NiMH vs Alkaline for C Crane Skywave

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usclassic

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I usually will use AA rechargeable batteries in most everything using that size with good results. But I started wondering if the added .6 volt of 2 alkalines would benefit the C Crane Skywave radio I just ordered. If there are no comments perhaps I will do some testing. The Skywave only uses two AA so 3 volts vs 2.4 and in radios like the Tecsum 660 would be getting 6 volts vs 4.8. Does that extra power have any noticeable benefit? Perhaps the audio quality may improve with more power for amp headroom? Obviously I am killing time as I wait for my Skywave to arrive.
 

KD8DVR

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I usually will use AA rechargeable batteries in most everything using that size with good results. But I started wondering if the added .6 volt of 2 alkalines would benefit the C Crane Skywave radio I just ordered. If there are no comments perhaps I will do some testing. The Skywave only uses two AA so 3 volts vs 2.4 and in radios like the Tecsum 660 would be getting 6 volts vs 4.8. Does that extra power have any noticeable benefit? Perhaps the audio quality may improve with more power for amp headroom? Obviously I am killing time as I wait for my Skywave to arrive.
Just see.... I have a small SW receiver that NiMh batteries work great in. Give it a shot. Might work great for you.
 

usclassic

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Thanks for your comment John. I realized after posting the voltage difference is not as great. I was thinking about the old NiCD batteries that were 1.2volt cells. The NiMH cells are 1.45 volts so there should not be any noticeable difference.
Larry
 

usclassic

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I have been running some NiMH AAs through the test cycle of my LaCrosse BC500 to get some cells matched up. and that is the resting voltage range 1.37 to 1.45 from the first 6 cells and .79 to 2.1 ah.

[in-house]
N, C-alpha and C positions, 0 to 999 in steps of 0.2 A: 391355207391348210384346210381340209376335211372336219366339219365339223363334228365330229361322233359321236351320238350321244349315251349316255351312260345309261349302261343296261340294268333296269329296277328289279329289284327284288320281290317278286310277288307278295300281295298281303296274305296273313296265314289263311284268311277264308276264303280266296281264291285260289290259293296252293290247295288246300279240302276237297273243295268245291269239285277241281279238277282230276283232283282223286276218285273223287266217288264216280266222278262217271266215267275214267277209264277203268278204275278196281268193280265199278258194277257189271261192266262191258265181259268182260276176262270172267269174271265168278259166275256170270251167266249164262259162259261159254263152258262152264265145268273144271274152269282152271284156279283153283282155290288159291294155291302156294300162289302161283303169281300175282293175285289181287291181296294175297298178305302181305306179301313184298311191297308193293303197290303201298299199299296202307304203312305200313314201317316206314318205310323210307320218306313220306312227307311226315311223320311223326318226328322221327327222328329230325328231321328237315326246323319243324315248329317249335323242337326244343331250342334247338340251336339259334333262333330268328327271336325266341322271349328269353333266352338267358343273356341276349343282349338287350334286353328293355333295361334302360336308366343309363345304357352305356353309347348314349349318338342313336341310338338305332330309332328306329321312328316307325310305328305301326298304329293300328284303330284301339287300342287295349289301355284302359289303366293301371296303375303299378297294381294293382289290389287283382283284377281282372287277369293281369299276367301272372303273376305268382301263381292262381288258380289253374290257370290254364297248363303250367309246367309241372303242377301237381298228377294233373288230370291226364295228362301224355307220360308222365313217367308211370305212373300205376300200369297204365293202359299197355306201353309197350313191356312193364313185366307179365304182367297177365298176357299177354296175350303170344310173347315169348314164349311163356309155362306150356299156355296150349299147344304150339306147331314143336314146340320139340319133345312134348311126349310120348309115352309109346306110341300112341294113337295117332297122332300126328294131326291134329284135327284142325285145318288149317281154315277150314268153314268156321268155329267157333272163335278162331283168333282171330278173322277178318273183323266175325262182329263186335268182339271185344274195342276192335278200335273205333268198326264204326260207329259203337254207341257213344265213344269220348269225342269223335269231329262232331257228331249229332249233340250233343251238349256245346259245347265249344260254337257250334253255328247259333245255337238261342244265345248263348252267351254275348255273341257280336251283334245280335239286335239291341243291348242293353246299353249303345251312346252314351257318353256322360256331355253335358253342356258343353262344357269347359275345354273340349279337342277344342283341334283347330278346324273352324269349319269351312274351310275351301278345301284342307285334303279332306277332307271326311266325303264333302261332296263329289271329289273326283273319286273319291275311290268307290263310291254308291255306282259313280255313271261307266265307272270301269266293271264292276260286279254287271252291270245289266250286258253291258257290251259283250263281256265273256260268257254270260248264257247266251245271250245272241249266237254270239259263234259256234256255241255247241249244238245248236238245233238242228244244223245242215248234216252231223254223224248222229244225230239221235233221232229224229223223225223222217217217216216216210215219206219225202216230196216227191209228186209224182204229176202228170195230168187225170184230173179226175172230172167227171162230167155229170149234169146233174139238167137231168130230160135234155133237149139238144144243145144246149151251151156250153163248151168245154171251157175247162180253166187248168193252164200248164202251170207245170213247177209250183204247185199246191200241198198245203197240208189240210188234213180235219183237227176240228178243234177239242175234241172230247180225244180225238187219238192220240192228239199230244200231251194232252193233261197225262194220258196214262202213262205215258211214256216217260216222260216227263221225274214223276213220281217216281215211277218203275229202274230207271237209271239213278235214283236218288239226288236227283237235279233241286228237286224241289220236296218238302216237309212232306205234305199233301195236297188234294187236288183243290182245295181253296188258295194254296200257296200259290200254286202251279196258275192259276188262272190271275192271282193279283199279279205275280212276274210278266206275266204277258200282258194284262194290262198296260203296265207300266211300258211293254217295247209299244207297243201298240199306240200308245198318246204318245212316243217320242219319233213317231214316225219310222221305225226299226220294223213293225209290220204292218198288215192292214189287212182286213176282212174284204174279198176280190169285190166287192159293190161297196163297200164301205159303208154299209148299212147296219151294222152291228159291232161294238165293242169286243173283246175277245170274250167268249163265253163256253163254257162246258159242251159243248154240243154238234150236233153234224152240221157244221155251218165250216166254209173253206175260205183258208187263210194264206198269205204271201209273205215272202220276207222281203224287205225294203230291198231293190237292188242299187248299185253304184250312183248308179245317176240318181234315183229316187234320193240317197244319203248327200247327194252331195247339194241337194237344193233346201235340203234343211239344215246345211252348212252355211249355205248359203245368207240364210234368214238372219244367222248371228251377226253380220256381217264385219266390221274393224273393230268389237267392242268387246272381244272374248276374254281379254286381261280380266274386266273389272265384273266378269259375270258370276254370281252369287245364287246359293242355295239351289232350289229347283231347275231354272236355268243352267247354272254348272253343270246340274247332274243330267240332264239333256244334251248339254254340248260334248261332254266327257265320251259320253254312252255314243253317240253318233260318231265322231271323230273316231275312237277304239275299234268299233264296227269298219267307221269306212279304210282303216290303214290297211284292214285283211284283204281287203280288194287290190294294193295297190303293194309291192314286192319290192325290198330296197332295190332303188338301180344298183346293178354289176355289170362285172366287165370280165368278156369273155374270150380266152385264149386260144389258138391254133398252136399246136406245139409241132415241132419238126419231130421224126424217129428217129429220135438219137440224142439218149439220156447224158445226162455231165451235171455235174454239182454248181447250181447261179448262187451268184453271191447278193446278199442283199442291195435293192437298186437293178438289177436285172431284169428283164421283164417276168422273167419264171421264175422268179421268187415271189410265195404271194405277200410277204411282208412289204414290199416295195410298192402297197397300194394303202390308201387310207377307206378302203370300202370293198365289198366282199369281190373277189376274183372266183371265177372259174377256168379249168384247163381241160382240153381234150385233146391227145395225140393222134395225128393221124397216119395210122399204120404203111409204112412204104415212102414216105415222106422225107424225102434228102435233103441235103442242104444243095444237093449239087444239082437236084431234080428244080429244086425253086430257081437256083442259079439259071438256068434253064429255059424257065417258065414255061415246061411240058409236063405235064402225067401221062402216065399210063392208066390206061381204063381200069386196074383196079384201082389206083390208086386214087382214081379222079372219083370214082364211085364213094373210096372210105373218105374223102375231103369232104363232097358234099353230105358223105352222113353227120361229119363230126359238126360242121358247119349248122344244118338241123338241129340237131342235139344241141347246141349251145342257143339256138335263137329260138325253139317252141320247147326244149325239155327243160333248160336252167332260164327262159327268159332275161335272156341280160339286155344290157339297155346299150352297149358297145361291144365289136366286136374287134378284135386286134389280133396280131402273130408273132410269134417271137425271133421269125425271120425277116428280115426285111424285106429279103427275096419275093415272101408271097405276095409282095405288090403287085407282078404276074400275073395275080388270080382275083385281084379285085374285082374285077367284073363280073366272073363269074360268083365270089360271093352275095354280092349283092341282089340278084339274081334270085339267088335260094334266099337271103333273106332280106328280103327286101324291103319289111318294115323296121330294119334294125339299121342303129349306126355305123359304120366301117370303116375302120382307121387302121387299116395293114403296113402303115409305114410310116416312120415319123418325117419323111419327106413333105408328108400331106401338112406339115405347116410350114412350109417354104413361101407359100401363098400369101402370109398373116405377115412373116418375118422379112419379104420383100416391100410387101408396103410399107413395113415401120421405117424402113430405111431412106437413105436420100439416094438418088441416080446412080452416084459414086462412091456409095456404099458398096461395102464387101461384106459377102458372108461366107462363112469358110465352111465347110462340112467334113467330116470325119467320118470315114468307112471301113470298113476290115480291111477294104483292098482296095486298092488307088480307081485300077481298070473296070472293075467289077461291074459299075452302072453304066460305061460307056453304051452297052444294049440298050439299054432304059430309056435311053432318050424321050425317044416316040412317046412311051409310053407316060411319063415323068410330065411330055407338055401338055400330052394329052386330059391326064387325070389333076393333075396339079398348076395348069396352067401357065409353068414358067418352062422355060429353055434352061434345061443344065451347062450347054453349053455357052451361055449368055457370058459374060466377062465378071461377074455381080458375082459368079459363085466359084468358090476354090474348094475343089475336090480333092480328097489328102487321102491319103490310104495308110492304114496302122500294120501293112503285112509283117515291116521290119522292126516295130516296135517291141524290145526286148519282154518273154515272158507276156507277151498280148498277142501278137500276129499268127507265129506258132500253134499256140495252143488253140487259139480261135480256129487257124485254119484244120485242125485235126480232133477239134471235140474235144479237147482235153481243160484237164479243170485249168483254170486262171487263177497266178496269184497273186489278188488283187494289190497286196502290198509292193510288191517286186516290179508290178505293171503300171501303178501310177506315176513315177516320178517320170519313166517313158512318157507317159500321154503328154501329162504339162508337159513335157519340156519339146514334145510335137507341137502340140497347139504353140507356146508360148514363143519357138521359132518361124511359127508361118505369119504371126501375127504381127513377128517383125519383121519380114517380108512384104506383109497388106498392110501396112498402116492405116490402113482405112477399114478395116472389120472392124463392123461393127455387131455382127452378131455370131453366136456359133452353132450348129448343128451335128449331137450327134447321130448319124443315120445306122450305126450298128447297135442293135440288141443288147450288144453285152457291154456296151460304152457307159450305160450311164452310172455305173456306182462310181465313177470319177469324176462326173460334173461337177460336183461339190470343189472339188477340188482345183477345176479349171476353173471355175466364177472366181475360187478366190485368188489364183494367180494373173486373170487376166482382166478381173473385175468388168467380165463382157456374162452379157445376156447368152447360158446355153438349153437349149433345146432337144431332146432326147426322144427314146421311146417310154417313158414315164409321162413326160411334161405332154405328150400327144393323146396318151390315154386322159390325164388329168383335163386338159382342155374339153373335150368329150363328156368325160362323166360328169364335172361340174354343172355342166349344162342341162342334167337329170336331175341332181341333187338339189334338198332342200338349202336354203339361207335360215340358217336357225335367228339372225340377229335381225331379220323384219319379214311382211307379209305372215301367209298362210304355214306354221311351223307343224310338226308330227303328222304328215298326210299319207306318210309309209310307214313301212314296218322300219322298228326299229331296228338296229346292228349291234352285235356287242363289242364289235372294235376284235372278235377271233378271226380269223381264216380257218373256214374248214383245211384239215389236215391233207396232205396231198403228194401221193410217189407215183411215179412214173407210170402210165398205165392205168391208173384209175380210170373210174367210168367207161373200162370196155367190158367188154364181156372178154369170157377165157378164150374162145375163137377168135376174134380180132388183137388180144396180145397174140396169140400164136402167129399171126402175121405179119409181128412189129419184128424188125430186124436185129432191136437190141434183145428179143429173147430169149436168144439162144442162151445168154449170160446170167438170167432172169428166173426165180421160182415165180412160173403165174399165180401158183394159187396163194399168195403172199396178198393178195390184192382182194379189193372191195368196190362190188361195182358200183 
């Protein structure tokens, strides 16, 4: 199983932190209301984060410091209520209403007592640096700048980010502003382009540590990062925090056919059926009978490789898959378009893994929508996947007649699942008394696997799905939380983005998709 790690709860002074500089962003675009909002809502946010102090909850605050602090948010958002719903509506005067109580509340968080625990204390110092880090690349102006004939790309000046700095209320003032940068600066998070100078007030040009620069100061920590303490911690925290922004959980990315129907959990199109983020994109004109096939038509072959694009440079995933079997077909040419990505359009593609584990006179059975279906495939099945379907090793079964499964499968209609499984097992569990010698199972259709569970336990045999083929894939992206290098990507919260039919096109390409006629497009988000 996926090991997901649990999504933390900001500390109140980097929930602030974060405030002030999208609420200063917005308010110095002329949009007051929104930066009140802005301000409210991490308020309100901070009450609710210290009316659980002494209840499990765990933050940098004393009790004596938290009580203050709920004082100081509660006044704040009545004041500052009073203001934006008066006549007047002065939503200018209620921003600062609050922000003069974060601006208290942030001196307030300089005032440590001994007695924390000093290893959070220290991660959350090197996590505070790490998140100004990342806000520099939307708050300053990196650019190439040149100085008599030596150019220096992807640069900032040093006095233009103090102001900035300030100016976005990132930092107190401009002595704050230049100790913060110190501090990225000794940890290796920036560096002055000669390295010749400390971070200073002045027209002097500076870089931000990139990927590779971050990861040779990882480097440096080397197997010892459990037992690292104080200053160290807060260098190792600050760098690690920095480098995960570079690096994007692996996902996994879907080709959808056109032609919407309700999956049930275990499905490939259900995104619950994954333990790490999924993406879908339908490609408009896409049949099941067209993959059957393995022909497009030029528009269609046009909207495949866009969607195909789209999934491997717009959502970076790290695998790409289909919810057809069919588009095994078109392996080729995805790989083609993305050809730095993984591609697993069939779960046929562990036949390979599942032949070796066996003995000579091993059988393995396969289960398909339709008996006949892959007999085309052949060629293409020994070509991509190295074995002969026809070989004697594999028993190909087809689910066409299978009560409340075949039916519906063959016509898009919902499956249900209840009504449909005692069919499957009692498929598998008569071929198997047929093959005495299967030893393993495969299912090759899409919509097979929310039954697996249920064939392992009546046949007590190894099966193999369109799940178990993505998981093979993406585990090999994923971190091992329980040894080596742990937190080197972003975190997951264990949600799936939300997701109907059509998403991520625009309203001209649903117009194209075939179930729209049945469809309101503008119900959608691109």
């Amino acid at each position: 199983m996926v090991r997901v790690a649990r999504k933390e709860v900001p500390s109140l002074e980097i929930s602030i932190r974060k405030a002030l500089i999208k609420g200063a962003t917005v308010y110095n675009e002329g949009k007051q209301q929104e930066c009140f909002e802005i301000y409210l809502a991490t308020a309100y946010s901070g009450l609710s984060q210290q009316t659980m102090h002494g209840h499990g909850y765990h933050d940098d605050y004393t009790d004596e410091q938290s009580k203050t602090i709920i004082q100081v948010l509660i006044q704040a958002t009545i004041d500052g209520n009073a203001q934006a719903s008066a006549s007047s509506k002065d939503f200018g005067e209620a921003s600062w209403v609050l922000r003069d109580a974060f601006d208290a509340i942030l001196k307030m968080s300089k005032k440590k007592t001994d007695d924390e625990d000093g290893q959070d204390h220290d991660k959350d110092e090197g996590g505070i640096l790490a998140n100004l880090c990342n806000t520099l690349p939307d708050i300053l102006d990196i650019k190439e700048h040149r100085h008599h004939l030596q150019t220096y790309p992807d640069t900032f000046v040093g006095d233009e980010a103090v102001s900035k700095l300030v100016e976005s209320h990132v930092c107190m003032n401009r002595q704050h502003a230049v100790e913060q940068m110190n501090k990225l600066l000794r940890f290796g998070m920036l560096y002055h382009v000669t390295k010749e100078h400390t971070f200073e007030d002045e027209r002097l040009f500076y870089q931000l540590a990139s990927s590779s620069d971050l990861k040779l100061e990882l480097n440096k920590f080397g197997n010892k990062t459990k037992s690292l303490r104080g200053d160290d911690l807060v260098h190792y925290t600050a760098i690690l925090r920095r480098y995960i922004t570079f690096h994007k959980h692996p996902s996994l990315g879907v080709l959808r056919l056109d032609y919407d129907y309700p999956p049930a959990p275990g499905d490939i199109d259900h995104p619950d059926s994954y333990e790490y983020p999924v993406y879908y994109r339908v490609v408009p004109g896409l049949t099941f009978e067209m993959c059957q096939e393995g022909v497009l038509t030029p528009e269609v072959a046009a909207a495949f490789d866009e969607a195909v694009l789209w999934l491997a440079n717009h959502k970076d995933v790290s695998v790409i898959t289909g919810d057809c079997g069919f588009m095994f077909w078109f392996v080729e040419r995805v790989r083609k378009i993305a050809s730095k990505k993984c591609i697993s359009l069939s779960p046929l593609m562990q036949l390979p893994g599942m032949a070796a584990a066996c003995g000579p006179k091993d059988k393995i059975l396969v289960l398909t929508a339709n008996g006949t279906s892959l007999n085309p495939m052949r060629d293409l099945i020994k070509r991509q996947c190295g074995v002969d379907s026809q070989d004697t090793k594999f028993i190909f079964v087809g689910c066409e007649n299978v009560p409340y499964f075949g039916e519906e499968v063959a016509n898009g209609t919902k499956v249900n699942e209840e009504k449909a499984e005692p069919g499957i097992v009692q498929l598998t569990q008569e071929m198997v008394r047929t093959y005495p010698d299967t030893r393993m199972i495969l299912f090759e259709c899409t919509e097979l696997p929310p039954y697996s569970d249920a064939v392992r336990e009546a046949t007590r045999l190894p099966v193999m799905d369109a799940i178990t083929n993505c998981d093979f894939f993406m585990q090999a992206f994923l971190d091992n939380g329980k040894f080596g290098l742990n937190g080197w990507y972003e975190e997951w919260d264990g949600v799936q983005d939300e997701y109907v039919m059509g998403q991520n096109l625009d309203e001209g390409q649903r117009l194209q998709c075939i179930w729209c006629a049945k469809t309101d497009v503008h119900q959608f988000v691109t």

Old Sanyo eneloop and newer Duracell came in at the 2.1 ah. Energizers only .79, .93, .60, and one 1.65 ah. I am now running some EBL 2800s through the same test cycle.
I will try to test them in the radio under load after I get the Skywave as well as some alkaline cells to compare. Thanks for your comment. Larry
 

kc2kth

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It's pretty common for people to report better performance using alakines vs NiMH, especially in smaller radios or where reception may be marginal (SW, AM DX, even scanners). I keep alkalines in most of mine including the Tecsun 680, Eton Satellit, all my Zenith TransOceanics (500 and 600 series), and my CCrane 2E Enhanced, EP and CCRadio SW. I save the rechargables for the scanners.
 

slicerwizard

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I have been running some NiMH AAs through the test cycle of my LaCrosse BC500 to get some cells matched up. and that is the resting voltage range 1.37 to 1.45
All cells read high after charging. Even brand new alkalines read high - 1.6V or so, but that doesn't make them 1.6V batteries. You'll definitely see considerably lower NiMH voltages under load conditions.
 

usclassic

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No doubt the NiMH run at lower voltage - I see them around 1.26 v during the discharge test cycle. The questions then becomes which chemistry has the most stable voltage to end of cycle/life. Do the voltages of each type cross each other as they discharge or do the alkaline batteries remain at the higher voltage until complete exhaustion.
 
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